Caryl O'Keefe November 05, 2011 at 05:38 PM
Preston, thank you for sharing your efforts. Exemptions and reductions are important tools. In this instance I understood that there wasn't a lower cost provider, also that Albany residents have all been paying below market the last several years because the contract was negotiated so low initially. A few questions to better understand - what data support the statement that "..there is a low correlation at this time between low income and senior status." Is that in general or specifically in Albany? Part of the reason I ask is that yesterday's NYTimes first page has an article about "fuller" official poverty measures due to be released Monday by the Census Bureau. http://www.nytimes.com/2011/11/04/us/experts-say-bleak-account-of-poverty-missed-the-mark.html?pagewanted=all The article notes that the "the fuller measures have shown less poverty among children but more among older Americans, who are plagued by high medical costs." Not that the official poverty measure is necessarily the same as "low income" - that's yet another question. My overall concern is recognizing that determining appropriate exemptions/reductions is a very complex task.
Preston Jordan November 05, 2011 at 06:37 PM
Thank you for the questions and dialog Caryl. First, my understanding is based on articles regarding the national context rather than Albany specific. I doubt data on the latter is readily available. I did provide the link http://www.usatoday.com/news/nation/2007-05-20-cover-generation-wealth_N.htm above as an example of the understanding that seniors are wealthier as a group than other age segments of the population. Whether poverty is greater or lesser among seniors than purported in previous measures, the issue is measuring poverty. Seniors in need could qualify for exemptions just like everyone else in need. I just don't understand why seniors should be given a blanket exemption on an argument of poverty, instead of just making the qualifying condition actual poverty. If seniors are more impoverished as a group, then they will garner more exemptions as a group. That stated, I do understand the crass political calculus in giving seniors an exemption as a group. However that is irrelevant in the case of the Waste Management contract because it did not have to go to a public vote. And in this time, should we really be offering scarce economic resources to members of society that do not really need it?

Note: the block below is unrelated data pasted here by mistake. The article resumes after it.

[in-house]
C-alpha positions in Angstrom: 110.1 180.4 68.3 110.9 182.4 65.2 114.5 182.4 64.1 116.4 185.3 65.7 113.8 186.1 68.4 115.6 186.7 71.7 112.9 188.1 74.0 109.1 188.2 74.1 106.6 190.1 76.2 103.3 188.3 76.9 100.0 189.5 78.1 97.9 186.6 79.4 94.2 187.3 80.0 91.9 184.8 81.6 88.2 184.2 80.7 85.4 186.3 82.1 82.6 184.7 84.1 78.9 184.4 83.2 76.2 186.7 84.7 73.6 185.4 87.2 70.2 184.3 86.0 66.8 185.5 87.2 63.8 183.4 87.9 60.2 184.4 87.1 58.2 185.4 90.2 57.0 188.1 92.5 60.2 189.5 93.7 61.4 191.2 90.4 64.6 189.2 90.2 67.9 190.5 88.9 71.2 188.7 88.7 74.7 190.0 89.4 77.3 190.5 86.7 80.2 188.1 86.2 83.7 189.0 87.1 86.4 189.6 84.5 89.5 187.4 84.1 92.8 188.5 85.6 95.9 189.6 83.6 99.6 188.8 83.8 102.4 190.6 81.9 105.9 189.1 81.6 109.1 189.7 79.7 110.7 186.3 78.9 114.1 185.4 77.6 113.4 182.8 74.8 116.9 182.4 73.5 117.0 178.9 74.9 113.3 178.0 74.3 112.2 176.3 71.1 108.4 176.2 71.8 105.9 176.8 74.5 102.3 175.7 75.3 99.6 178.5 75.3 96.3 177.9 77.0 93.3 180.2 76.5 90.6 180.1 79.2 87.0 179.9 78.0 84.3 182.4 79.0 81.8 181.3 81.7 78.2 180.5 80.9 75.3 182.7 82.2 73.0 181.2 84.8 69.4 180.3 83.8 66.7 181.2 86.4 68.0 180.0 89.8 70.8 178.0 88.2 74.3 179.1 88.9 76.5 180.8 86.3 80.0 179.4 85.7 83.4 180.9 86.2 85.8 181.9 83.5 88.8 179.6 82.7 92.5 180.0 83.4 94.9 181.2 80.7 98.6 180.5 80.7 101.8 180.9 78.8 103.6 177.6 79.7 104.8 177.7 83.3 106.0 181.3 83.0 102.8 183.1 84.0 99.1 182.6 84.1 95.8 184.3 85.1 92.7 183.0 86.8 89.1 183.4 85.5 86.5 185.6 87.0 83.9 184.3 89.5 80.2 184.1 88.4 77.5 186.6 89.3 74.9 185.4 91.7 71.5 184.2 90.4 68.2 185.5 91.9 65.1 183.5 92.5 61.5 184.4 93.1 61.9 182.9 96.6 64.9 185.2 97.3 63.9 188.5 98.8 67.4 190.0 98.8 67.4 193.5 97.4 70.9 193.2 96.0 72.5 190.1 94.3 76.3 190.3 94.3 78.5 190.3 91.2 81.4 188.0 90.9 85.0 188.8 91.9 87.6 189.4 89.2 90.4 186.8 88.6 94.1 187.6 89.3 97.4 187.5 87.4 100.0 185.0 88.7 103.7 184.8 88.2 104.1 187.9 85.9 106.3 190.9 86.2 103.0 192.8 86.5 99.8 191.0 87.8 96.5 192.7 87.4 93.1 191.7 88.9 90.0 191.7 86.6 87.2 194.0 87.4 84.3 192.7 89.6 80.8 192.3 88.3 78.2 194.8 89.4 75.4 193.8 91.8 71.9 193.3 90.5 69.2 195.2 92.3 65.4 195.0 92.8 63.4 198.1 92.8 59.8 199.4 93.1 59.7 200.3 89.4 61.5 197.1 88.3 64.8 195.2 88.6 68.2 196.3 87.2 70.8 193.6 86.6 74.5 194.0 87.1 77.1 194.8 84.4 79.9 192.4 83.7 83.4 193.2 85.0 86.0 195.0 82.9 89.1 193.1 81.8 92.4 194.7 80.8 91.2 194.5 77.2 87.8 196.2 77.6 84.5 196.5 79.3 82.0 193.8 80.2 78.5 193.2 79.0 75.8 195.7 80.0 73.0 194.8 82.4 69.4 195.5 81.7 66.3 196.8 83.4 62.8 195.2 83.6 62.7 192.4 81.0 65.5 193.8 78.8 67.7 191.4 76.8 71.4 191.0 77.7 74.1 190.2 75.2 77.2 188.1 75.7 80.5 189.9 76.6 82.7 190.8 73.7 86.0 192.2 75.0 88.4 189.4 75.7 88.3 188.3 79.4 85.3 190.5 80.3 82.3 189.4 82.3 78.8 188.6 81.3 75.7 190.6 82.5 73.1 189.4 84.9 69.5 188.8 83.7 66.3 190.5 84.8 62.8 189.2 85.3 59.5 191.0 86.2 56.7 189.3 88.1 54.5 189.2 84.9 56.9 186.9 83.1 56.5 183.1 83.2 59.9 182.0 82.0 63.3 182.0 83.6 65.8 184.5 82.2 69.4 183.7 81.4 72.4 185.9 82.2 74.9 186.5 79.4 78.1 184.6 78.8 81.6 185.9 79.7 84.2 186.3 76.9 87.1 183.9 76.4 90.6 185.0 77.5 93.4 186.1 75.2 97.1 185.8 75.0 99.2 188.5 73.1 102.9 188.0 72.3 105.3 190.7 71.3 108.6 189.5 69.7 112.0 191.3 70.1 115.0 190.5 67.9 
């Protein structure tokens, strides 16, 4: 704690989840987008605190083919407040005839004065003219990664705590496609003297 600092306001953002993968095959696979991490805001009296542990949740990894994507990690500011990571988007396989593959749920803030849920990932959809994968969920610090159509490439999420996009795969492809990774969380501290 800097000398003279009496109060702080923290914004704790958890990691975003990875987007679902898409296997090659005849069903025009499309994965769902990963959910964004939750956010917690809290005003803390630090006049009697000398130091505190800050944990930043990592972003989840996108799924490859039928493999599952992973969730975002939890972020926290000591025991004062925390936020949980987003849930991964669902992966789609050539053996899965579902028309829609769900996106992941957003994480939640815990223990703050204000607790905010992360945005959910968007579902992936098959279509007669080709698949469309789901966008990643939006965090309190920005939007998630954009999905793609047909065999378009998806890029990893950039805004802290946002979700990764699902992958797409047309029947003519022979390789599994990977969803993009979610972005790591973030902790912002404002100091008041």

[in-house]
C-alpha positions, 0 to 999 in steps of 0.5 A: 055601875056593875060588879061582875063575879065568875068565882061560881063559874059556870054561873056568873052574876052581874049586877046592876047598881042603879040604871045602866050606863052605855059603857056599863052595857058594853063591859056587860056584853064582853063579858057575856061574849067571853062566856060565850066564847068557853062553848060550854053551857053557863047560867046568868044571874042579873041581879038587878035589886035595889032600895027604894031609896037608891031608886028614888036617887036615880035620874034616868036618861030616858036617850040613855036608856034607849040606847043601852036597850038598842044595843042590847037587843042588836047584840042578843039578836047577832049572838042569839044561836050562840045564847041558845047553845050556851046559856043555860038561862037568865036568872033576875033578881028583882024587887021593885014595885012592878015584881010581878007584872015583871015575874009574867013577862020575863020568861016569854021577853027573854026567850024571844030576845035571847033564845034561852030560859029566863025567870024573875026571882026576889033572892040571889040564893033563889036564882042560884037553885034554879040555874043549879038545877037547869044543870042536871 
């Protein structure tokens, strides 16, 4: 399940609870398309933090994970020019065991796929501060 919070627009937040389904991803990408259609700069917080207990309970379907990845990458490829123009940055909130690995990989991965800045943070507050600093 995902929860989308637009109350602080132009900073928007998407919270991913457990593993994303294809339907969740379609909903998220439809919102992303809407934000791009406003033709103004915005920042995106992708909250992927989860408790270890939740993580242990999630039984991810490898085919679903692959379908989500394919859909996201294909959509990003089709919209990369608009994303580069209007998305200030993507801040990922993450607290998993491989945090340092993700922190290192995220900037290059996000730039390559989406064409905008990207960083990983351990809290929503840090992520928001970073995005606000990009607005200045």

lubov mazur November 06, 2011 at 03:45 AM
Has anyone thought about the easiest way to reduce the fee? I compost all the vegetable matter from the kitchen and garden so my green can doesn't go down to the curb every week and I could do with one half the size, recycle what seems an absurd amount in the gray can, and switched to a tiny can for everything else. The tiny can costs way less than the big maroon rolly bin. Years ago when recycling at the curb started some neighbors got variances to combine their pick-ups and each paid half because they were already recycling at a center. I have to add that it is discouraging to hear complaints about people whose peak earning years occurred in the '70's and have owned houses a long time. They aren't lucky, they are what is generally referred to as OLD.
Ross Stapleton-Gray November 06, 2011 at 03:53 AM
Lubov, if you read your bill, you're not charged for either green or gray can. But as someone else noted for me today, while they don't highlight it, you *can* switch to a smaller trash can (paying less). And we may try that.
lubov mazur November 06, 2011 at 05:54 AM
Ross When I switched to the small gray can WM didn't reduce my bill, and it took a long time to straighten it out. As a result I didn't pay a bill at all for many cycles. Now it's $44.81 for the quarter. What's the price for all the big cans? I wish the big ones were the size of the maroon one. Wrestling them down the stairs is a bother.
Ellen Hershey November 06, 2011 at 06:25 AM
Lubov, Waste Management's bill to me for 3 big cans (gray, green, brown) for the quarter is $109.11. Thanks to Ross for pointing out that WM doesn't charge for the green or gray can. Wow! the $109.11 is all for the "32 gal toter s/l": if that's the brown one, I can definitely get by with a smaller one.
ralph November 07, 2011 at 04:59 PM
Waste Management told me the 20 gal can service is $97.44 quarter, compared to the 109.11 for the usual 32 gal can. Only a $12 savings per quarter. I don't see any way to get the sweet deal of $44.81 Lubov talks about, even with a 20% discount.
lubov mazur November 07, 2011 at 06:12 PM
Ralph My little can is 5 gallons. It had nothing in it this wek and didn't go down to the curb.
Sarah Robson November 07, 2011 at 06:40 PM